Learning subject-specific L2 terminology: The effect of medium and order of exposure
Journal article, 2015

In the globalised university environment, many university students are expected to learn subject-specific terminology in both the local language and the L2 (English) by learning from two media in two different languages: lectures in the local language and reading in L2 English. These students' bilingual learning is greatly affected by the learning strategies they employ. An experiment was designed to investigate the effects of student choice of learning media and the order of media on their learning and perception of learning of terminology in English. The results confirm that added exposure to terminology in different media, even in different languages, contributes to learning and show that, in some circumstances, learning terminology from reading may be more effective than learning it from a lecture. The results also show that students do not correctly judge their knowledge of terms learnt from different media in different languages and that they underestimate knowledge gained from reading in L2. Implications for teaching are discussed.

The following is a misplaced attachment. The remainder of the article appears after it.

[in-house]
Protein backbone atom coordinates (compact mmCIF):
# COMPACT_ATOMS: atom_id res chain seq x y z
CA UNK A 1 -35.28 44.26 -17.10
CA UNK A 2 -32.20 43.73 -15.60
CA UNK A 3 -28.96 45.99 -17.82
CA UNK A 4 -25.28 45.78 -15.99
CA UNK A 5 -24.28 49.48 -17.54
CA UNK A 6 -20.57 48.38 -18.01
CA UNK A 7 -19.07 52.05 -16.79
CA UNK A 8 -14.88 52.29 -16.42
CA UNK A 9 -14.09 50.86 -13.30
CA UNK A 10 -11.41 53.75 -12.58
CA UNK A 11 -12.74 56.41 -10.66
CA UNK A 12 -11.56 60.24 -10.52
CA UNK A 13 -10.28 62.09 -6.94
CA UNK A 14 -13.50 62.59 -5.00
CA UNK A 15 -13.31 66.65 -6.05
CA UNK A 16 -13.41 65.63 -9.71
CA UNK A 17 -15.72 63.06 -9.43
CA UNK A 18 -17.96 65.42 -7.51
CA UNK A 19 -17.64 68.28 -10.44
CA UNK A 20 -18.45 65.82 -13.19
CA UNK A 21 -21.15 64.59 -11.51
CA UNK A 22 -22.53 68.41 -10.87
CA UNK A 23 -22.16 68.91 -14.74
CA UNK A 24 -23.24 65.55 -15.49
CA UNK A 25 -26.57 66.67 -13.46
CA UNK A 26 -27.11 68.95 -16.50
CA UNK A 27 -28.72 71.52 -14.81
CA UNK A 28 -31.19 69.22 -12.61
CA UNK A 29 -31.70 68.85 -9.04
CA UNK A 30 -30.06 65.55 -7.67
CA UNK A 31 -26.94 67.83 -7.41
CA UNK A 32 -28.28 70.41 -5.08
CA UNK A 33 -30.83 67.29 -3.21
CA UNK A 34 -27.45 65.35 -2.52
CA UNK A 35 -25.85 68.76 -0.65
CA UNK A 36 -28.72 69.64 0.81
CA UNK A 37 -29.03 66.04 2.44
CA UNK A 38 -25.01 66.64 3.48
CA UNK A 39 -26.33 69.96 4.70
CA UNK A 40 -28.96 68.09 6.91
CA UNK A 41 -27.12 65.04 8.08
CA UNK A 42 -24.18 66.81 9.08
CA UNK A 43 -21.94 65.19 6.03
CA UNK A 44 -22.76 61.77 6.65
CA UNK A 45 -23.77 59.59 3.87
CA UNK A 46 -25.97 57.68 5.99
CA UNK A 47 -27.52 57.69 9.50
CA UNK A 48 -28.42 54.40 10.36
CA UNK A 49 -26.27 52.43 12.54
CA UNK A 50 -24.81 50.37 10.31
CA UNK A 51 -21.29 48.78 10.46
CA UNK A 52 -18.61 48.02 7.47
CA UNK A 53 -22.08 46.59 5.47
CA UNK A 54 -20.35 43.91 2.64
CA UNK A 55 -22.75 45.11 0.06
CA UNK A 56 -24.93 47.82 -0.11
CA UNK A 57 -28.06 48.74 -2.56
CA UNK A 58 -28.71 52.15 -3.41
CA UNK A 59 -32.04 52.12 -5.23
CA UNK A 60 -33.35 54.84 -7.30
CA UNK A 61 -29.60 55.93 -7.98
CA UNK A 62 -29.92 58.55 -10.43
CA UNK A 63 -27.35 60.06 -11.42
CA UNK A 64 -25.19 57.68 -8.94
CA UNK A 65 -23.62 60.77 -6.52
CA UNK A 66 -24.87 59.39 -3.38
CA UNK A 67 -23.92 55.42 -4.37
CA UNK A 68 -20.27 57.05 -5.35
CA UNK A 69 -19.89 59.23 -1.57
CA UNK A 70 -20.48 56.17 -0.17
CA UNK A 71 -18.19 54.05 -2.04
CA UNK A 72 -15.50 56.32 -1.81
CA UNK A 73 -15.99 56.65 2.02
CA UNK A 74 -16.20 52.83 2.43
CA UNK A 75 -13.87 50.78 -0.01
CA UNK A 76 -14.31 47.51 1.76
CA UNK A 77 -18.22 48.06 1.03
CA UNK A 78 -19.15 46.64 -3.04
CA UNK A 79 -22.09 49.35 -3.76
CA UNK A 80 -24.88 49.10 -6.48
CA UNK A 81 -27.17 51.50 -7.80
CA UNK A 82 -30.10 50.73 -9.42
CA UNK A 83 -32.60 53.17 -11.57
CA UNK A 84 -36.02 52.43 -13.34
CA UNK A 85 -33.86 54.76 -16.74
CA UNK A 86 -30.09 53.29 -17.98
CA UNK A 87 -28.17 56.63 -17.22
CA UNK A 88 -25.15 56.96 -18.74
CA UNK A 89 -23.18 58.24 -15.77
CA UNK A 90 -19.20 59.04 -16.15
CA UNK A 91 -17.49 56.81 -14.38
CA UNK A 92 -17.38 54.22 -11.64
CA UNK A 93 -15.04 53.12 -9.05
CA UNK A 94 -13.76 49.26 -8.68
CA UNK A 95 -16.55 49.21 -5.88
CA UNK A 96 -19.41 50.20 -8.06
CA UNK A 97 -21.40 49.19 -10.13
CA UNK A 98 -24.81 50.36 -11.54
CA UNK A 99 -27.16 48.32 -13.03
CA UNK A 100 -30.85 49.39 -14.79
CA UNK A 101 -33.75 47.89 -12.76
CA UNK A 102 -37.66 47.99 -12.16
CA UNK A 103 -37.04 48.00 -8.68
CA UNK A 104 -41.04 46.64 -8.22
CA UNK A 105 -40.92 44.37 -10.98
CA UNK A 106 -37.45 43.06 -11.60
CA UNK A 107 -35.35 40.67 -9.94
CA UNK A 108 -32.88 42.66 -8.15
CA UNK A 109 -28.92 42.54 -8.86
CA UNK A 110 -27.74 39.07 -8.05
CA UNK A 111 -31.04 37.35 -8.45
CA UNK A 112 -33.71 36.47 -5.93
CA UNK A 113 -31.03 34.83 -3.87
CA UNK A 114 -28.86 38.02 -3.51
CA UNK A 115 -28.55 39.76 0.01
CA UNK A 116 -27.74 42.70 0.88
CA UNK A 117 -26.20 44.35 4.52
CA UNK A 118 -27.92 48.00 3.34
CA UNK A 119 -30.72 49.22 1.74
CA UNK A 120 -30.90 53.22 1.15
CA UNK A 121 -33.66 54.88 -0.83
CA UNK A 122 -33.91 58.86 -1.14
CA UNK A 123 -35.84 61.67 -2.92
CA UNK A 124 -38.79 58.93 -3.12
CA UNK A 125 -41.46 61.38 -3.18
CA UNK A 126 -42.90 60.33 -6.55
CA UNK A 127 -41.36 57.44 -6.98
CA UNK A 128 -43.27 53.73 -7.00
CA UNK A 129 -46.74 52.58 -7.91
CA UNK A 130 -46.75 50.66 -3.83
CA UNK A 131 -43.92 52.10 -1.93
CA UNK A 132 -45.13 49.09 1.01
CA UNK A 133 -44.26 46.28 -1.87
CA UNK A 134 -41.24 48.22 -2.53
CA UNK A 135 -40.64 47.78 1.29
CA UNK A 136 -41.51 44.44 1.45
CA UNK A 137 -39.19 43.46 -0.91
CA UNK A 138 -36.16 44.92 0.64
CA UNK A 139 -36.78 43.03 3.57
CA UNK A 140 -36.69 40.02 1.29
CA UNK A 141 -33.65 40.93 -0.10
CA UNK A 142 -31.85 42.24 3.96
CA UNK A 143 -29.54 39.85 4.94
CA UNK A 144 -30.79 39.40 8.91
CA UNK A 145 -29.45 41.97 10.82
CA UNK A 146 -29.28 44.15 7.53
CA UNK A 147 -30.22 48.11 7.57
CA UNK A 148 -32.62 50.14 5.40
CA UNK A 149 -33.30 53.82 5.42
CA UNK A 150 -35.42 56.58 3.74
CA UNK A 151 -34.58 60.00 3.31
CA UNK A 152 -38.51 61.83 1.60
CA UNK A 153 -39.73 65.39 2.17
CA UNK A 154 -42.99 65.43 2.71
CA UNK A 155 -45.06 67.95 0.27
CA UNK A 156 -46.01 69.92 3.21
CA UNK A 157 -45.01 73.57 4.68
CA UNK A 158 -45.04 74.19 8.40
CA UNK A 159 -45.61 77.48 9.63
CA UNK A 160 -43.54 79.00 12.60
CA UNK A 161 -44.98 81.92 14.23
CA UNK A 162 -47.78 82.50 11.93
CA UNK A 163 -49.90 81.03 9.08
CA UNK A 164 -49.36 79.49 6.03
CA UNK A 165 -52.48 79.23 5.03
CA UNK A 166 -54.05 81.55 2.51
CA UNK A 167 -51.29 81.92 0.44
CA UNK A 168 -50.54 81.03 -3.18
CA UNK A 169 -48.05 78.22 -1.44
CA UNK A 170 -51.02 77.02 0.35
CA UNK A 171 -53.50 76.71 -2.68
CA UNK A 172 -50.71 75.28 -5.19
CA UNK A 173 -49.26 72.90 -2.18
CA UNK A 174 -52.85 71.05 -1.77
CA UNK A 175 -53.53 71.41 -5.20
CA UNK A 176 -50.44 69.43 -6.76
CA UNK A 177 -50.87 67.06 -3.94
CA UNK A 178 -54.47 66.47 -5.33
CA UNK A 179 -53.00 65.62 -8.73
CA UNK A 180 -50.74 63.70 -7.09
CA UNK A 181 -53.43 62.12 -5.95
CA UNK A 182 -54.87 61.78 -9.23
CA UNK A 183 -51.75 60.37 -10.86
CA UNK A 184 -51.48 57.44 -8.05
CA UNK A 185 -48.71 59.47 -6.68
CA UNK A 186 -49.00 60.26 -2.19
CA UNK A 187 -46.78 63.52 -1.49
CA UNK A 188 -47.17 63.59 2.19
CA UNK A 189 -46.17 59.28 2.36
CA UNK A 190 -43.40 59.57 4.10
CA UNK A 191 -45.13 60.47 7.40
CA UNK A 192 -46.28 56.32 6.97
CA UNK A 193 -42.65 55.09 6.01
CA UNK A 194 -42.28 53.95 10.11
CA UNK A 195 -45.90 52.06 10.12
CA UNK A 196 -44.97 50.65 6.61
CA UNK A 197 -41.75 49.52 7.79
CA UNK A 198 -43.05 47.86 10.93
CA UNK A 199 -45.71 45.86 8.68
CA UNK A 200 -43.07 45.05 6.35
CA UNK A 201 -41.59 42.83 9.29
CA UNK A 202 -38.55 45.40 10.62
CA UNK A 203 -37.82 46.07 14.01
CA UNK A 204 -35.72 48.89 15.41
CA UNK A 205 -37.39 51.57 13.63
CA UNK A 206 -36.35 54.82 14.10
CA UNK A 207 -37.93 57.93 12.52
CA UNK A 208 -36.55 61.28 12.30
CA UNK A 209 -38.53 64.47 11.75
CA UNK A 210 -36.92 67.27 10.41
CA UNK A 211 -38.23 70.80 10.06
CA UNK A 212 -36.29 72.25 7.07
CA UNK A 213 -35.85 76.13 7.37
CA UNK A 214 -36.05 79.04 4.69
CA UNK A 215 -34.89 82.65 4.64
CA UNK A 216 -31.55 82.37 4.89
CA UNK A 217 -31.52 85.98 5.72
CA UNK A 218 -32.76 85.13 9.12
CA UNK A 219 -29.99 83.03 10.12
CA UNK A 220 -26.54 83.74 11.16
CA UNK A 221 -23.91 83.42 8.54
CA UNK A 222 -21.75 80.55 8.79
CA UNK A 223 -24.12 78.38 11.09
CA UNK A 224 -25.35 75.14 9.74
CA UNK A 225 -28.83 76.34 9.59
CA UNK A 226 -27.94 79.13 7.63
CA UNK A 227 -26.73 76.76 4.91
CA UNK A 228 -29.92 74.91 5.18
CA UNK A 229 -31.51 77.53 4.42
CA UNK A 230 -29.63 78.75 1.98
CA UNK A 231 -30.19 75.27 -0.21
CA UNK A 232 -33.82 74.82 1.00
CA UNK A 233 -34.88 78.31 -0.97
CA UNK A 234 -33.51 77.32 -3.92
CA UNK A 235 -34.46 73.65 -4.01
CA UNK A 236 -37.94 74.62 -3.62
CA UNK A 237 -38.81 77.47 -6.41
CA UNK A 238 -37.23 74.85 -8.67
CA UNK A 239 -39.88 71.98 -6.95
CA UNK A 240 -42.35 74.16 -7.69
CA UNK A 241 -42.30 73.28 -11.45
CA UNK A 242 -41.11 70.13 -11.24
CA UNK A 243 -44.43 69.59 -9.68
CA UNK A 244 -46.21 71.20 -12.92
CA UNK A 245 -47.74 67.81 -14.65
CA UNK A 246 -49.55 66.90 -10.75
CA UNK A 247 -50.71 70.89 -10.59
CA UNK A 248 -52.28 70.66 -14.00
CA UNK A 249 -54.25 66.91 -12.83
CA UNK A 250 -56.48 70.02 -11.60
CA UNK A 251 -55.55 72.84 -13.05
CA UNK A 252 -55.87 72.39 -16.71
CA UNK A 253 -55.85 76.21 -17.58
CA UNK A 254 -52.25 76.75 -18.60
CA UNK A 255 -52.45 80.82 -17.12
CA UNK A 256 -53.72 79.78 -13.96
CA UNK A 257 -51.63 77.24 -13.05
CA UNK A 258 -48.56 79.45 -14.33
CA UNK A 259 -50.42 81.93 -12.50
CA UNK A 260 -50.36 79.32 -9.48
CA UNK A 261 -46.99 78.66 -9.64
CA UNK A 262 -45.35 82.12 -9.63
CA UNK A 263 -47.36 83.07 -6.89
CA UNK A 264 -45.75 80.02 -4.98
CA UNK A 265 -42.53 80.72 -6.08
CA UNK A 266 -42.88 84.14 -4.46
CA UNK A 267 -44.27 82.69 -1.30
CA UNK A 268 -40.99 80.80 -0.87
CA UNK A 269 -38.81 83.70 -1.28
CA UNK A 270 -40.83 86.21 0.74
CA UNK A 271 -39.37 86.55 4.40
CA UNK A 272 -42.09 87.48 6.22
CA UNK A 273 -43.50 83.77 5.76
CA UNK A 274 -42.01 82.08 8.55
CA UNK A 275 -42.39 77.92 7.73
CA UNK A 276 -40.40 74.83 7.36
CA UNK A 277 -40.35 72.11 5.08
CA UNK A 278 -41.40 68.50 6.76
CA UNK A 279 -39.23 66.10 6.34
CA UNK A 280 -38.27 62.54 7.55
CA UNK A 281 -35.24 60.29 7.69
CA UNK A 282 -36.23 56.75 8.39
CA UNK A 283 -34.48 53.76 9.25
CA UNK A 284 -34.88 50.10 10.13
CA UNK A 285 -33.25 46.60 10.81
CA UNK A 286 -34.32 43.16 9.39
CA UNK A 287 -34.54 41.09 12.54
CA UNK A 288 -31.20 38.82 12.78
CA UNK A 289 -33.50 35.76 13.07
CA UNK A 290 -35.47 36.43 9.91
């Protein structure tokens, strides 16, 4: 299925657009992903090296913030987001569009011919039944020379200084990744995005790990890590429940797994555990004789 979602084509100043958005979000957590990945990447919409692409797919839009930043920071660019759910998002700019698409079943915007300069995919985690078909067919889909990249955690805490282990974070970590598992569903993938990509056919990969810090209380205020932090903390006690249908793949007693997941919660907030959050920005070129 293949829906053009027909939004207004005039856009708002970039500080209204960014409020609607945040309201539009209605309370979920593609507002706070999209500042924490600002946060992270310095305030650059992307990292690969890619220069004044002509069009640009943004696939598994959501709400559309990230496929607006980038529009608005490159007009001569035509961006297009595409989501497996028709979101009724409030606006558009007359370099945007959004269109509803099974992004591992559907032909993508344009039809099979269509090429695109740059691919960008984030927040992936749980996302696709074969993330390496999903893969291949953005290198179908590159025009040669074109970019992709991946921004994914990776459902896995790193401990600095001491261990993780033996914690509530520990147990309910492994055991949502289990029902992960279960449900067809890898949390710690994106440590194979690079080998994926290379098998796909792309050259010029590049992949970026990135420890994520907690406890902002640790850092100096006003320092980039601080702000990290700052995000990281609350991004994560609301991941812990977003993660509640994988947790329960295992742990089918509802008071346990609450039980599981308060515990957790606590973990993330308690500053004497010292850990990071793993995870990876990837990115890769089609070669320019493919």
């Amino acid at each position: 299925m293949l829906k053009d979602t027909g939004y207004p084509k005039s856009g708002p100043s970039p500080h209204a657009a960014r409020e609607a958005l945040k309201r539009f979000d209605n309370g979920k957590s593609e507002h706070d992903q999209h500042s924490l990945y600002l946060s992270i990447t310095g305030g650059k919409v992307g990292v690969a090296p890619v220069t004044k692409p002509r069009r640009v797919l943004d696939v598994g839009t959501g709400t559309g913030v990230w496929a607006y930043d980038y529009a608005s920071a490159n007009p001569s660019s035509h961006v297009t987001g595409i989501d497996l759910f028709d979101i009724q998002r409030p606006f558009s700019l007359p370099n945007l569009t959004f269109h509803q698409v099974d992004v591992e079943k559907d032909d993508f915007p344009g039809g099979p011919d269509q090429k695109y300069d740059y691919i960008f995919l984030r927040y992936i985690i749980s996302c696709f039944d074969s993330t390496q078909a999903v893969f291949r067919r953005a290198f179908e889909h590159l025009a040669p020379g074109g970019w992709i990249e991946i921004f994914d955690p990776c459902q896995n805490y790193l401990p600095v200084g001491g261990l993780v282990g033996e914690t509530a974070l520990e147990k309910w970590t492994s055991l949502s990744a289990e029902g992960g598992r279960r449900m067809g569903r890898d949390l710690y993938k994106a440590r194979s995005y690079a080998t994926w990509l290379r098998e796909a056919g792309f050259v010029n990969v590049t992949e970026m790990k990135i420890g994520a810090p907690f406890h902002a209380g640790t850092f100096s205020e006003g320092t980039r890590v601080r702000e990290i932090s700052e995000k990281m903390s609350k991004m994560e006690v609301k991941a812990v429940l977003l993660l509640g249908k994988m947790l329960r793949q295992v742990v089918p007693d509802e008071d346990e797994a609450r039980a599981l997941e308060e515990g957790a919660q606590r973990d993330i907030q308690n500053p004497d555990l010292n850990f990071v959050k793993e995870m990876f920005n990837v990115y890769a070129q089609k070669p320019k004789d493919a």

Bilingual learning

Learning from L2 reading

L2 terminology learning

Perception of learning

Parallel-language environment

Student strategies

Author

Spela Mezek

Stockholm University

Diane Pecorari

Linnaeus University, Kalmar

Philip Shaw

Stockholm University

Aileen Irvine

University of Edinburgh

Hans Malmström

Chalmers, Applied Information Technology (Chalmers), Language and Communication (Chalmers)

English for Specific Purposes

0889-4906 (ISSN)

Vol. 38 57-69

Subject Categories

Languages and Literature

General Language Studies and Linguistics

Learning and teaching

Pedagogical work

DOI

10.1016/j.esp.2014.11.004

More information

Latest update

3/1/2018 7